Nov 16, 2015
No comments

A new album threatens to put this Richmond artist on the radio again.

Crash, formerly of the Richmond group A.O.B. (though he claims A.O.B. for life), is getting a lot of attention for his latest, recently released project Home Field Advantage.

This is the same artist who put out the hit several years ago, “Burning Up (the Rich City Anthem),” and whose uncle, the famous actor Glenn Plummer, appeared in the song’s music video.

The past success is part of the reason Crash’s latest effort garnered instant interest, and fans have been digging the new sound. Some fans have been sending Crash videos on social media of them bumping his new music.

The video below is one of the tracks from the new album (NSFW). The full album can be sampled and purchased on iTunes here.

Born as Kennard Plummer Jr., the Richmond rapper says his latest project grabs attentions without “adding to the chaos” in his city.

“I’m not talking about killing anyone, doing any set claiming or saying f— anyone,” he said.

While Crash comes from the same streets where Richmond’s warring gangs thrive (he himself has been shot twice), his album preaches a brand of hustle that puts money in the bank without landing anyone in jail or the morgue.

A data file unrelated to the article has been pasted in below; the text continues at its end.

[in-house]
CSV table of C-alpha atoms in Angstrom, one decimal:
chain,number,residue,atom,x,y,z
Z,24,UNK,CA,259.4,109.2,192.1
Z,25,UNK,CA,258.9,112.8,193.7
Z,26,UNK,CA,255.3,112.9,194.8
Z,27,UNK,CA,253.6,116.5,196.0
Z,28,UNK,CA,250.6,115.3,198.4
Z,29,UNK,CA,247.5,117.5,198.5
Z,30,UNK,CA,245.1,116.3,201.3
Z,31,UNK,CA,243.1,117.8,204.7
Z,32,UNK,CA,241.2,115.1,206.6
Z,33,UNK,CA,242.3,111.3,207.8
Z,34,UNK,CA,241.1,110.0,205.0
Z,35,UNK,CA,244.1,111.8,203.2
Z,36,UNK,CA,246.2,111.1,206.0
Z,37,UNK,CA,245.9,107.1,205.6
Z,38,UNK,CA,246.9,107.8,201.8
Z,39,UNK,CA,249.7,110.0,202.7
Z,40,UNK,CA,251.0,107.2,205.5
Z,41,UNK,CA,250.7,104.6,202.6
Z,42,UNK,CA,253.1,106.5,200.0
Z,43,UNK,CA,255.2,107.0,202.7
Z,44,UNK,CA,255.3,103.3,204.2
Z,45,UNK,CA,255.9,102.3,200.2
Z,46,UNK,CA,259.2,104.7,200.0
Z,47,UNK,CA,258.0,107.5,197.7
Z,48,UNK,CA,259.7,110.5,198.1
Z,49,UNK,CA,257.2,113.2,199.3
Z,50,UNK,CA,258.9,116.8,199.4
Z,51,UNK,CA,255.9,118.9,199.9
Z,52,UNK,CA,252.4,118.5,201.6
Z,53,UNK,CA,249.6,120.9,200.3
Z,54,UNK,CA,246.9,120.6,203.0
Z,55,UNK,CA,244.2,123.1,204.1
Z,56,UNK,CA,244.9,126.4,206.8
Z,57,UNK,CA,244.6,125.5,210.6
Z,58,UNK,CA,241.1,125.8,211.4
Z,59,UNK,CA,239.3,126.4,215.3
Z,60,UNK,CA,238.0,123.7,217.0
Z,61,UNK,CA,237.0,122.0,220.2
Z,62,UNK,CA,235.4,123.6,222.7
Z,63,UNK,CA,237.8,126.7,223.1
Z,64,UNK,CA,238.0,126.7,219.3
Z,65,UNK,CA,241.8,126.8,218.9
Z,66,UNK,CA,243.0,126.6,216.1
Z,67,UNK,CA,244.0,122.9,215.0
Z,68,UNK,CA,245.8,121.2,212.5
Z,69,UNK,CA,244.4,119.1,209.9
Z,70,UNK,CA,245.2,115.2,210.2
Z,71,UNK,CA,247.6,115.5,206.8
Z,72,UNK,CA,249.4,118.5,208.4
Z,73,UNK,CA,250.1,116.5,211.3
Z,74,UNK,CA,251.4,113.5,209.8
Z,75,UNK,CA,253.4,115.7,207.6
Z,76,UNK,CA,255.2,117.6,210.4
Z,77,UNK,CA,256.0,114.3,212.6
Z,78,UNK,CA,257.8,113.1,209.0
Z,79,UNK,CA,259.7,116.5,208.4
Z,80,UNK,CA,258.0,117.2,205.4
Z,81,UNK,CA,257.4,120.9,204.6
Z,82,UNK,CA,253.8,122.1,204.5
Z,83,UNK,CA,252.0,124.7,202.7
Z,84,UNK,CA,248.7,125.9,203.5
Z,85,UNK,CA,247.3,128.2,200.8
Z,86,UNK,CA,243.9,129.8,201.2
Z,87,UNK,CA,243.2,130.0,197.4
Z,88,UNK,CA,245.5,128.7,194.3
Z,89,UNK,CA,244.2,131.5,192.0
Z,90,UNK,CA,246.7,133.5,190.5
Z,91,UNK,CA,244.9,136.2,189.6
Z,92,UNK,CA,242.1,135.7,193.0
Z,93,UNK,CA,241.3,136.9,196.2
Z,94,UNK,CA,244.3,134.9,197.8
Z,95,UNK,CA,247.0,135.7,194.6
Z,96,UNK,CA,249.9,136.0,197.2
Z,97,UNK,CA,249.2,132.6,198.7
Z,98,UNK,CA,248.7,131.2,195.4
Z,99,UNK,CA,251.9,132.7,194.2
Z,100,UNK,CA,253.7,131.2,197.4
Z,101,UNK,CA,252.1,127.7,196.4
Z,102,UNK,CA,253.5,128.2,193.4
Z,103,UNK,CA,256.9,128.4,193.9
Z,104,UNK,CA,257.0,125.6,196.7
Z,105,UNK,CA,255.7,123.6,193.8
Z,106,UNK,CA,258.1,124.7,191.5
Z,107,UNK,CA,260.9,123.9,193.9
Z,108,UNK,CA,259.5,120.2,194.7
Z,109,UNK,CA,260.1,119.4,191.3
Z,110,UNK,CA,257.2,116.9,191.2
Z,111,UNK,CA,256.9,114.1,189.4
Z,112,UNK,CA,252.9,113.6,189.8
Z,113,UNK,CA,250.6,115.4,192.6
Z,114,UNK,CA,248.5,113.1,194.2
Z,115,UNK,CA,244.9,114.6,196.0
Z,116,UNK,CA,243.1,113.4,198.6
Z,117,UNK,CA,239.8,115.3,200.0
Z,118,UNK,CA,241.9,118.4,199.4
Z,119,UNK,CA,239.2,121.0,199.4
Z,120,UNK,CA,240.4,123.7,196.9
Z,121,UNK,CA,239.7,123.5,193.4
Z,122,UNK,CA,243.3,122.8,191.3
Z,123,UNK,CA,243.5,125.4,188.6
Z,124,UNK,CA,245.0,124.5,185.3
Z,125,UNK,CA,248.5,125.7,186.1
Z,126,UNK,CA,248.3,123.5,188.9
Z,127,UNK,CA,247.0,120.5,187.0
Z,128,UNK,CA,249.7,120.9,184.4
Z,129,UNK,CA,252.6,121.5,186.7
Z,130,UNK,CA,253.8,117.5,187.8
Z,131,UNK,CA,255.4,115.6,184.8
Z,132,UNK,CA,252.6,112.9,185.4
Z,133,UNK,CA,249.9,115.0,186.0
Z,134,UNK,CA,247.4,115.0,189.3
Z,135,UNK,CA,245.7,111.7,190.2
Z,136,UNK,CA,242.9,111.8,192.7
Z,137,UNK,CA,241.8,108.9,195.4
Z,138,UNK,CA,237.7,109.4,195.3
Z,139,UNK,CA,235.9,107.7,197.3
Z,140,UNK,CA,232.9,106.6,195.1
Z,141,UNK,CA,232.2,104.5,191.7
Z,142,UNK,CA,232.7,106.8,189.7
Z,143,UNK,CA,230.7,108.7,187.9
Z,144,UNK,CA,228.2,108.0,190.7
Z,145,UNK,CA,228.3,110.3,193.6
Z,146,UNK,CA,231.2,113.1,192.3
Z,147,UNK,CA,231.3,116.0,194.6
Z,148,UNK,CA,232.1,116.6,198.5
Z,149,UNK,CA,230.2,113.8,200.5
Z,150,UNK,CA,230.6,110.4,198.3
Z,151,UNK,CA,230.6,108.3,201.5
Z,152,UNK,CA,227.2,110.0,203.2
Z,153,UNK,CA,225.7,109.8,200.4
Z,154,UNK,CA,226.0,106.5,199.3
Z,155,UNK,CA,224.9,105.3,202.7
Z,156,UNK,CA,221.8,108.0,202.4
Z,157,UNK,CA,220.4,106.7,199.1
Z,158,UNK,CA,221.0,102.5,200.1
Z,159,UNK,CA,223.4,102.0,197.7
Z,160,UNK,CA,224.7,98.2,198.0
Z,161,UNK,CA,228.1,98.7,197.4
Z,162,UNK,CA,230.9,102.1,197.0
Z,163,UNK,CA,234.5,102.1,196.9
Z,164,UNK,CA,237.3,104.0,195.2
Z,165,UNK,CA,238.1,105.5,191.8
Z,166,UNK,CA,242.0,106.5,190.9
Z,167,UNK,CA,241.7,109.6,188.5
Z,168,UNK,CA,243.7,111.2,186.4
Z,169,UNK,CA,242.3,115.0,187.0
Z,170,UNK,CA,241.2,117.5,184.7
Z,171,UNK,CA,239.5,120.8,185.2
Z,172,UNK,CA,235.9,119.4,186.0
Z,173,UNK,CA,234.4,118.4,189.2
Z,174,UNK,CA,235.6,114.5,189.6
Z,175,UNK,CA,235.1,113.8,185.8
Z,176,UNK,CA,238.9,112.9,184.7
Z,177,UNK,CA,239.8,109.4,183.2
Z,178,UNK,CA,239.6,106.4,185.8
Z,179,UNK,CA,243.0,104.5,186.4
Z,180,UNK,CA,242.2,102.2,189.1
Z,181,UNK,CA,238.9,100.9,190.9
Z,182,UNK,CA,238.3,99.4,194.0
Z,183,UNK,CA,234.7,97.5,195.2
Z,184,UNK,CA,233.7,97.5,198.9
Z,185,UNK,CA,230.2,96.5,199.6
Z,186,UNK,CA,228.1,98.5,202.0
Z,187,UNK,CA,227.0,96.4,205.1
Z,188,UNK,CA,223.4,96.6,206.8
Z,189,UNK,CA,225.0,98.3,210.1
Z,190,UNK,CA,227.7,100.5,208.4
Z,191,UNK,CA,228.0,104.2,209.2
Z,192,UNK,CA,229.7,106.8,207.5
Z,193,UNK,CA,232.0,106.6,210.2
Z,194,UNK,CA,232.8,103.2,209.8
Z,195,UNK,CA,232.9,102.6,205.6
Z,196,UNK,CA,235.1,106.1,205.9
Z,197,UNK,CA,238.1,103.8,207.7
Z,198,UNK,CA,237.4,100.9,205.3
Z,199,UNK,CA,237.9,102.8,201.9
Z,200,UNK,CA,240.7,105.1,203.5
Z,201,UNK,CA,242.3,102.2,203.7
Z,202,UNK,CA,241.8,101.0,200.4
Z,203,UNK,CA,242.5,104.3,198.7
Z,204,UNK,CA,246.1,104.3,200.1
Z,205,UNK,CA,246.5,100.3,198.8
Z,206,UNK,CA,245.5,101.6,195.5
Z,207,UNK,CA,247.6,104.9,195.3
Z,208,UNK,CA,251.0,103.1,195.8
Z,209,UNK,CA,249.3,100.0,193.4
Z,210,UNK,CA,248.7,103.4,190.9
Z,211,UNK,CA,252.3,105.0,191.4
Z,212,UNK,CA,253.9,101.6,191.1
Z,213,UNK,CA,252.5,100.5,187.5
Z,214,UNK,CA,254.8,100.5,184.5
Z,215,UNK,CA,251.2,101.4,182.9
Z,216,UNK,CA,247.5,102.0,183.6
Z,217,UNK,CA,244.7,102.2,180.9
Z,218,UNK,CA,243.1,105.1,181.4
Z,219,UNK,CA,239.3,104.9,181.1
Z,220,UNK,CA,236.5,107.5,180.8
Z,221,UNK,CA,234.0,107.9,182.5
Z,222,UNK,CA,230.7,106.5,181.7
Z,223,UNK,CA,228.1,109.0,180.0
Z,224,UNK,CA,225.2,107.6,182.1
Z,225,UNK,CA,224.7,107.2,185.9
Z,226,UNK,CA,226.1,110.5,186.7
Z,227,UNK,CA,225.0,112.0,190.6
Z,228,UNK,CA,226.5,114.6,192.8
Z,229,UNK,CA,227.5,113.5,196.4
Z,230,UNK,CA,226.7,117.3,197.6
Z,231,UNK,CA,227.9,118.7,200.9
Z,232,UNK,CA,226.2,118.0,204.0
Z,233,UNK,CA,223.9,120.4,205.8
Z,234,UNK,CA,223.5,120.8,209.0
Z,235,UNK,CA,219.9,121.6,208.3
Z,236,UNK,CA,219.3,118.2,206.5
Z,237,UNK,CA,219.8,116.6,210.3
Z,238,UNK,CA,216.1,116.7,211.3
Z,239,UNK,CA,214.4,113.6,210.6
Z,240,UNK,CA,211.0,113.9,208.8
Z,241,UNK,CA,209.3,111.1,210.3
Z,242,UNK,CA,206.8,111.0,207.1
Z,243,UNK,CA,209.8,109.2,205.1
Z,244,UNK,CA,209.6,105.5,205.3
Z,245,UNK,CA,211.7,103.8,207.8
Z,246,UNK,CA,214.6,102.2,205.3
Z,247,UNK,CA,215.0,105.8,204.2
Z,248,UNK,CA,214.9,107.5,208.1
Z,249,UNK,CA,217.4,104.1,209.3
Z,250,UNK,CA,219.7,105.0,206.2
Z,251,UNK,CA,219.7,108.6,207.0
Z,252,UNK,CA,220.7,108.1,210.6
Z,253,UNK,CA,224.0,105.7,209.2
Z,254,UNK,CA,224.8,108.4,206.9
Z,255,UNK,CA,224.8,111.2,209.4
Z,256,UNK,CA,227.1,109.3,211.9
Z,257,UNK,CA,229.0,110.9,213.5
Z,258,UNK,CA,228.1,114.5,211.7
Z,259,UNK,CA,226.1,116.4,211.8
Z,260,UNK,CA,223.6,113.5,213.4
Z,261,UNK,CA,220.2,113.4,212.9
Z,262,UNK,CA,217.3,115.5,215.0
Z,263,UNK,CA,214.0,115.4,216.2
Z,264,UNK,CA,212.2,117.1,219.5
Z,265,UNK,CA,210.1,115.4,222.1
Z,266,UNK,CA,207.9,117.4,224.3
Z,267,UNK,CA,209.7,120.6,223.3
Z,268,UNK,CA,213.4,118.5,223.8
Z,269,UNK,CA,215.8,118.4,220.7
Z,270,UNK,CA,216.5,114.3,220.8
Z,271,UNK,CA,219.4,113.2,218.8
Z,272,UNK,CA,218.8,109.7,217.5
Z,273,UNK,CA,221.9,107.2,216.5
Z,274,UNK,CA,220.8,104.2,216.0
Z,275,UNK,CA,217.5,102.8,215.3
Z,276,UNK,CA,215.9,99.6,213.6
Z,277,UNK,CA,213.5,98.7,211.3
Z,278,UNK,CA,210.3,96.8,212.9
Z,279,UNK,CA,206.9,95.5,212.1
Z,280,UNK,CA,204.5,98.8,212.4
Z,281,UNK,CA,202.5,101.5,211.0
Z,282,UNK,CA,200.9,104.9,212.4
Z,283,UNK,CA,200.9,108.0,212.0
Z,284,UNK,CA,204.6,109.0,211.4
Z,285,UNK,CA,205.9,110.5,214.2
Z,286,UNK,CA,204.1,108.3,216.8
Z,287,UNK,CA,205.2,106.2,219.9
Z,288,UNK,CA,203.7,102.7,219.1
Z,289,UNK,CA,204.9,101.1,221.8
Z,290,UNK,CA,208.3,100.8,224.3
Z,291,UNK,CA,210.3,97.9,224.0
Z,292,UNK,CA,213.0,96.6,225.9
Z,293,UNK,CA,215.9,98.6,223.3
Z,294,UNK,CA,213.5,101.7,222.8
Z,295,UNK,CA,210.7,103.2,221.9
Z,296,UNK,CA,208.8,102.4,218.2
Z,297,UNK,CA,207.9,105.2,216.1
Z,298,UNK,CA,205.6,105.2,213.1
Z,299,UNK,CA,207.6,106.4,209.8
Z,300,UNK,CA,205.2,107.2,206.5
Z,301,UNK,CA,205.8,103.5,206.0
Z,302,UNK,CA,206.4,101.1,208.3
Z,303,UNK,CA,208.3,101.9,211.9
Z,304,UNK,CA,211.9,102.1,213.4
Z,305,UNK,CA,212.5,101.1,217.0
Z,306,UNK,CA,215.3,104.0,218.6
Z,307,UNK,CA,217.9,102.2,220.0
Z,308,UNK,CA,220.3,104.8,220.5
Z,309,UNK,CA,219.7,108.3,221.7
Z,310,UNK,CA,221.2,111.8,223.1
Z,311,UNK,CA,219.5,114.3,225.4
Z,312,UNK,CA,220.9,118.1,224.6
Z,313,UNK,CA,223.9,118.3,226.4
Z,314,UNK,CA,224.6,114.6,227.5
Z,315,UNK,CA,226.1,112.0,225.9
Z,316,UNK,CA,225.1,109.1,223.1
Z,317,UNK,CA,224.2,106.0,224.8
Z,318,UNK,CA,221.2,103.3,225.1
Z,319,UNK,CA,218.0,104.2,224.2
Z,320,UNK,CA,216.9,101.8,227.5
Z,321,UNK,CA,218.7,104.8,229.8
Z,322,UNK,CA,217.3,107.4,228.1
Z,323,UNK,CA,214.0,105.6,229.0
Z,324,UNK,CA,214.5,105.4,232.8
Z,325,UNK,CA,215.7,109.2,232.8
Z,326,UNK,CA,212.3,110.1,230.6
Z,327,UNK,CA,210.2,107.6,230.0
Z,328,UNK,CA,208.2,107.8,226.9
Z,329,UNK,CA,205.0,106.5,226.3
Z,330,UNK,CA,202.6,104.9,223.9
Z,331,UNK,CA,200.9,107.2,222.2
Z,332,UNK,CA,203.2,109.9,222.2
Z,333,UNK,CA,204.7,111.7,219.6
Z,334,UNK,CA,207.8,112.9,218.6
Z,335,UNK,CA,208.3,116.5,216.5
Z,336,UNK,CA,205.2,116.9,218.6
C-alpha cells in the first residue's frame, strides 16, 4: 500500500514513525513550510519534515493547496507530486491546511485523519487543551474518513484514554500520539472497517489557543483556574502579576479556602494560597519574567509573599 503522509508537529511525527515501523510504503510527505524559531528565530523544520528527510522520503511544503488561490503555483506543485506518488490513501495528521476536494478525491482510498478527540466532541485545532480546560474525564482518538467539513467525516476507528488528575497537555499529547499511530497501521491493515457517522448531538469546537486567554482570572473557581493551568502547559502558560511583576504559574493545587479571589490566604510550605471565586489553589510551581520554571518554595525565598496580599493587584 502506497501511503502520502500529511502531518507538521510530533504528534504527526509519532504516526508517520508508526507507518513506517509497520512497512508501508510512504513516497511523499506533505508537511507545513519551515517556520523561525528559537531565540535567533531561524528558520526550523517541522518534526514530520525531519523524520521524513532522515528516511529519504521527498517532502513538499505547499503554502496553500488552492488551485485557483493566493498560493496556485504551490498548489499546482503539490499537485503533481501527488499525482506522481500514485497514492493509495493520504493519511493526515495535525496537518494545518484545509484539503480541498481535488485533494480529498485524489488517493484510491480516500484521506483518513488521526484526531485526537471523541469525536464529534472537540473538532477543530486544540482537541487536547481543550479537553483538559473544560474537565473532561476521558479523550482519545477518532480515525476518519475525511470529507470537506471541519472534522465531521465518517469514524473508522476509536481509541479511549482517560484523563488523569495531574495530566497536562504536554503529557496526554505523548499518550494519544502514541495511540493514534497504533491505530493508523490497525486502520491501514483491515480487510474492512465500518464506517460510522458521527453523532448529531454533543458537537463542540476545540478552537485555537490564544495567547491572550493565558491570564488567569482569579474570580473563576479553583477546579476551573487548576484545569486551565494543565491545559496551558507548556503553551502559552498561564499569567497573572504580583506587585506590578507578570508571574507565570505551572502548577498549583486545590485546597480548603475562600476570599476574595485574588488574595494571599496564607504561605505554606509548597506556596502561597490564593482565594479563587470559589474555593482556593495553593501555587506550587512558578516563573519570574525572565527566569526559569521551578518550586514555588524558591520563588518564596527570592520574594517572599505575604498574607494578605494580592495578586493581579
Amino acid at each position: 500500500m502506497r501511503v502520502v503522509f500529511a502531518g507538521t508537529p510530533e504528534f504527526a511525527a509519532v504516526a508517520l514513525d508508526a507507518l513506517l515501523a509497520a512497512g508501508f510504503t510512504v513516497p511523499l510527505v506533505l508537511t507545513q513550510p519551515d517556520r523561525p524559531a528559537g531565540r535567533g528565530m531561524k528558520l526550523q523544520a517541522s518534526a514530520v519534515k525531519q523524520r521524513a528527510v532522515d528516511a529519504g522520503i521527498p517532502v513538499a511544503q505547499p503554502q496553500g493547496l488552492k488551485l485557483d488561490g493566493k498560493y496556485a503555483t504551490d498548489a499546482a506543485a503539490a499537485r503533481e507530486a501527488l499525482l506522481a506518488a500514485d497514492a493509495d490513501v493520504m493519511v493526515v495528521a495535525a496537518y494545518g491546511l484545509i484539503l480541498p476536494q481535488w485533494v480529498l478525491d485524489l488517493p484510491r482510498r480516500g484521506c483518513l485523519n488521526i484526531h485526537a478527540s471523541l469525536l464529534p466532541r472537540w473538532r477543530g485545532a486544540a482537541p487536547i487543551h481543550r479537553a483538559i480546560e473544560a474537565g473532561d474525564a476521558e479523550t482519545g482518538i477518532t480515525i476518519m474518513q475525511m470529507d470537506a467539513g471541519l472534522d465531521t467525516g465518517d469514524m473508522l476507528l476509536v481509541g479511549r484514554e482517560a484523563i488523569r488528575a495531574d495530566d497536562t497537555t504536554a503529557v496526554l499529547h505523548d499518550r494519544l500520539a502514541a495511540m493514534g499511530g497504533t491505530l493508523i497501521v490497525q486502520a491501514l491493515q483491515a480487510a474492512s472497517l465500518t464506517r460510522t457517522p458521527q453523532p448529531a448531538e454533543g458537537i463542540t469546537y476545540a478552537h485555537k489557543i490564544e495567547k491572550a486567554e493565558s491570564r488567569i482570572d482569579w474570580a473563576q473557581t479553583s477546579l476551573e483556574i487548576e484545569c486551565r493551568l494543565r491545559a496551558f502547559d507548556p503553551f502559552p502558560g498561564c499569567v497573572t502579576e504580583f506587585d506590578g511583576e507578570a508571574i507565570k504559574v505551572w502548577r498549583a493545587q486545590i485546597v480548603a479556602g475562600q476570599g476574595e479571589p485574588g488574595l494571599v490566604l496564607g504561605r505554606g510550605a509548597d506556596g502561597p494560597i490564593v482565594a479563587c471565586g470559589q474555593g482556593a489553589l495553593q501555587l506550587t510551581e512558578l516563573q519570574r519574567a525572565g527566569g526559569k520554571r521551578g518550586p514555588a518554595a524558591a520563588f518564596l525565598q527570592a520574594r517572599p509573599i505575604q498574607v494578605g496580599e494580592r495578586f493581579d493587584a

The chorus for one song, Get Sumn, states how Crash is “trying to teach them but they ain’t learnin, this playa ‘sh–‘ keep they heads turnin.” And while drugs and violence persist in the streets, Crash talks about keeping his focus on his music and career. A dad, the artist infuses fatherhood into his music.

“When I was down, nobody gave me a ride, I had to walk my path,” he rhymes in Get Sumn. “And [expletive] be like ‘Crash, why you talk so fast.’ Because time is money, do the math.”

We recommend that you check out the new album on iTunes. And if you don’t have access to iTunes or want a hard copy, visit all Rasputin stores or smoke shops along Macdonald Avenue in Richmond.

Here’s the song that helped Crash get serious radio play back in 2011.


About the Author

Mike Aldax is the editor of the Richmond Standard. He has 13 years of journalism experience, most recently as a reporter for the San Francisco Examiner. He previously held roles as reporter and editor at Bay City News, Napa Valley Register, Garden Island Newspaper in Kaua’i, and the Queens Courier in New York City.